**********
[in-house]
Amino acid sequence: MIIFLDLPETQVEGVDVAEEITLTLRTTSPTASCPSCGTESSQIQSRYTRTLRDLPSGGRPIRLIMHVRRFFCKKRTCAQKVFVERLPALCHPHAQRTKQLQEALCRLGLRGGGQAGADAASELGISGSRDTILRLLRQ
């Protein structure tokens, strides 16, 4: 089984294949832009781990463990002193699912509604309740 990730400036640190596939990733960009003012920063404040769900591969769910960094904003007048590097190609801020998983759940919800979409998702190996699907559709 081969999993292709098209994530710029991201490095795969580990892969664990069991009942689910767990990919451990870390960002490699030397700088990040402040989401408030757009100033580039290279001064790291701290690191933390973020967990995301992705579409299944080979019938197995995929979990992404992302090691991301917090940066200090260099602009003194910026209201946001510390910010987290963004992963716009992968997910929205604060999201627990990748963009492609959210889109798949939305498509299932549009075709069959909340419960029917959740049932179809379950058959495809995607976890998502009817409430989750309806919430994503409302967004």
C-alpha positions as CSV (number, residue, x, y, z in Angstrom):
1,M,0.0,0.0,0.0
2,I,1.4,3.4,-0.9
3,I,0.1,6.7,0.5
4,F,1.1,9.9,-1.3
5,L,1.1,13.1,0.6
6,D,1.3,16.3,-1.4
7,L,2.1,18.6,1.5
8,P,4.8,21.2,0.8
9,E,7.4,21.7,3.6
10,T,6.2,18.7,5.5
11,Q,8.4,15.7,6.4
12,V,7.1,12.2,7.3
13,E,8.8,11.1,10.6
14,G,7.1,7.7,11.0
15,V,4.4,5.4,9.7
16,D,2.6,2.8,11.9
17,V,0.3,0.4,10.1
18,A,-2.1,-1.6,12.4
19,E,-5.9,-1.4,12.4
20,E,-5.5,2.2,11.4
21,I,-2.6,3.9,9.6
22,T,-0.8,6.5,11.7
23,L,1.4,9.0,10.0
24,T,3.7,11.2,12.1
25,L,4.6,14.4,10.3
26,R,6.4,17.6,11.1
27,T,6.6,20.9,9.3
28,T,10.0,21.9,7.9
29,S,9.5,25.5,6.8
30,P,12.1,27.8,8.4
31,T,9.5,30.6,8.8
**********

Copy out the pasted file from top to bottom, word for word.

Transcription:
[in-house]
Amino acid sequence: MIIFLDLPETQVEGVDVAEEITLTLRTTSPTASCPSCGTESSQIQSRYTRTLRDLPSGGRPIRLIMHVRRFFCKKRTCAQKVFVERLPALCHPHAQRTKQLQEALCRLGLRGGGQAGADAASELGISGSRDTILRLLRQ
């Protein structure tokens, strides 16, 4: 089984294949832009781990463990002193699912509604309740 990730400036640190596939990733960009003012920063404040769900591969769910960094904003007048590097190609801020998983759940919800979409998702190996699907559709 081969999993292709098209994530710029991201490095795969580990892969664990069991009942689910767990990919451990870390960002490699030397700088990040402040989401408030757009100033580039290279001064790291701290690191933390973020967990995301992705579409299944080979019938197995995929979990992404992302090691991301917090940066200090260099602009003194910026209201946001510390910010987290963004992963716009992968997910929205604060999201627990990748963009492609959210889109798949939305498509299932549009075709069959909340419960029917959740049932179809379950058959495809995607976890998502009817409430989750309806919430994503409302967004």
C-alpha positions as CSV (number, residue, x, y, z in Angstrom):
1,M,0.0,0.0,0.0
2,I,1.4,3.4,-0.9
3,I,0.1,6.7,0.5
4,F,1.1,9.9,-1.3
5,L,1.1,13.1,0.6
6,D,1.3,16.3,-1.4
7,L,2.1,18.6,1.5
8,P,4.8,21.2,0.8
9,E,7.4,21.7,3.6
10,T,6.2,18.7,5.5
11,Q,8.4,15.7,6.4
12,V,7.1,12.2,7.3
13,E,8.8,11.1,10.6
14,G,7.1,7.7,11.0
15,V,4.4,5.4,9.7
16,D,2.6,2.8,11.9
17,V,0.3,0.4,10.1
18,A,-2.1,-1.6,12.4
19,E,-5.9,-1.4,12.4
20,E,-5.5,2.2,11.4
21,I,-2.6,3.9,9.6
22,T,-0.8,6.5,11.7
23,L,1.4,9.0,10.0
24,T,3.7,11.2,12.1
25,L,4.6,14.4,10.3
26,R,6.4,17.6,11.1
27,T,6.6,20.9,9.3
28,T,10.0,21.9,7.9
29,S,9.5,25.5,6.8
30,P,12.1,27.8,8.4
31,T,9.5,30.6,8.8